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2 Stratification: The temperature stratification of air is
also imperceptible with the passive house window. Therefore the heating
element can be placed also at an inner wall while still reaching optimal
comfort in accordance with ASHRAE Comfortclass "A". (computation: J.
Schnieders, PHI). A comparison with a "normal window" in a short film
you can watch
Fig. 3 Passive
House Practice: Infrared image of the interior side of a passive
house window. All surfaces (wall structure, window frame, and the glazing)
are pleasantly warm (over 17 °C). Even at the glass edge, the temperature
doesn't fall below 15 °C (light-green portion)
Fig. 4 Typical
Practice: For comparison, here is a typical old building's
window. The center of glass surface temperature is already below 14 °C.
In addition, there are large installation thermal bridges, particularly
where the window meets the concrete wall. The consequences: significant
eadiant temperature asymmetry, drafts, and pooling of cold air in the
Fig. 5 low-e glazing (2 panes) already have higher surface temperatures (16 °C in the average). Additionally, the poor insulation of the conventional window frame is remarkable. Passive house frames allow a dramatic improvement in insulating quality. (IR fotography: PHI, in the corridor of the institute)
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Comfort is determined by many very subjective feelings, even the color of the environment plays a certain role - with each person being influenced uniquely. However, it is well documented that a substantial part of comfort depends on "thermal comfort". The results are contained in International standards (ISO 7730) with a major portion due to the work of the Danish scientist P. O. Fanger
Fanger's comfort equation is derived from the concept that for optimal thermal comfort the heat loss of the human body is in an equilibrium with its heat production. This forms a relationship between the activity (e.g. sleeping, running...) and clothes as well as the properties of the thermal environment, which are:
There is a range of combinations of the four comfort parameters mentioned in which the comfort is very good: This is the so-called comfort field. It can be determined by the Fanger equation, documented in ISO 7730. It continues to be important according to this standard that
Regarding the last point, P.O. Fanger writes: "the greater the variation of the thermal field of an area, the greater the expected number of dissatisfied people."
What does this have to do with the Passive House?
It is exciting that by the requirements of the passive house standard all comfort criteria are automatically optimally fulfilled - substantially improving the thermal insulation simultaneously improves thermal comfort. This can be understood as follows:
The practical consequence: With highly insulating external construction components, the temperature of the interior surface is only slightly different from the other temperatures in the area; this applies both in summer and winter. In the winter, the interior surfaces of the external construction components are comfortably warm (external walls, roofs etc. at the most 1 °C under the ambient temperature, window surfaces maximally 3 to 3.5 °C under it [ 1 ]). The definition of "Passive House quality" windows is straightforward: The insulating efficiency of a window suitable for Passive Houses must be so good that under the coldest design conditions, the equation:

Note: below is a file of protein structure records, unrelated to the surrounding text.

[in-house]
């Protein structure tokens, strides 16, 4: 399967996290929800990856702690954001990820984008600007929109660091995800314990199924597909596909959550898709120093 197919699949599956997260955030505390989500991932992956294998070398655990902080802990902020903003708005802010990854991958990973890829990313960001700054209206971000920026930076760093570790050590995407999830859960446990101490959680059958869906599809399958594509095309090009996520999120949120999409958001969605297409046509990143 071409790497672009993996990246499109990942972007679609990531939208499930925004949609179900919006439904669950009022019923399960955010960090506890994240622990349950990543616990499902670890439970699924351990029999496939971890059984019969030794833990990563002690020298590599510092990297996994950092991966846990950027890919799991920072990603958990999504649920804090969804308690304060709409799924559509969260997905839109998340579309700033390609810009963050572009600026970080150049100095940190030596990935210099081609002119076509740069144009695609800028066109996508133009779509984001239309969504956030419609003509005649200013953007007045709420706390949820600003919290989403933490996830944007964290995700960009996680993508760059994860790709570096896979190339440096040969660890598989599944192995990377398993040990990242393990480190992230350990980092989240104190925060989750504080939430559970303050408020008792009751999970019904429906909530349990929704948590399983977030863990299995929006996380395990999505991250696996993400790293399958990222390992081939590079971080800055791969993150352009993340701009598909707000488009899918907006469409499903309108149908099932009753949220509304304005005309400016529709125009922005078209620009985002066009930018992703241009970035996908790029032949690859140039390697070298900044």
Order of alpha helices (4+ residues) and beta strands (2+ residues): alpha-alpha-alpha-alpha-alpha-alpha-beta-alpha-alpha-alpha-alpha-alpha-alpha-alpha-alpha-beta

θ area - θ Oberfl ≤ 3.5 °C
still holds true. These small temperature differences have the following affects on the comfort criteria:
Because all of the comfort criteria are fulfilled, without the need for a compensatory radiation heating surface, everythere in the Passive House there is "automatically" a radiant heat climate, independently of how the heat is supplied. More still: since there are no large temperature differences, air movement remains small. The results represented here are documented in the publication [ 1 ] (internet source, German).
The comfort characteristics of well insulated buildings can be observed in practice and is confirmed by three independent research results:
Also at the current Passive House conference there will be a discussion of the comfort topic.
[ 1 ] Pfluger, R.; Schnieders, J.; Buyer, B.; , W. Feist: Highly insulating window systems: Investigation and optimization in the installation (appendix to interim report A), Internet publication (German)
[ 2 ] Schnieders, J.; Betschart,
W.; , W. protects: Room air currents in
the passive house: Measurement and simulation HLH 03-2002, page 61
[ 3 ] Lipp, B.
and Moser, M.: Heating systems and comfort: Is comfort physiologically
measurable? in: AkkP proceedings NR. 25, Darmstadt, 2004
[ 4 ] Hermelink,
Andreas: Do desires become true? Temperatures in passive houses
for tenants; in: AkkP proceedings NR. 25, Darmstadt, 2004
To in this connection the question of the importance of the heat capacity is often discussed. Further information on this topic: Daemmen_oder Speichern.HTML.(German)
Dr. Wolfgang Feist © Passive House Institute;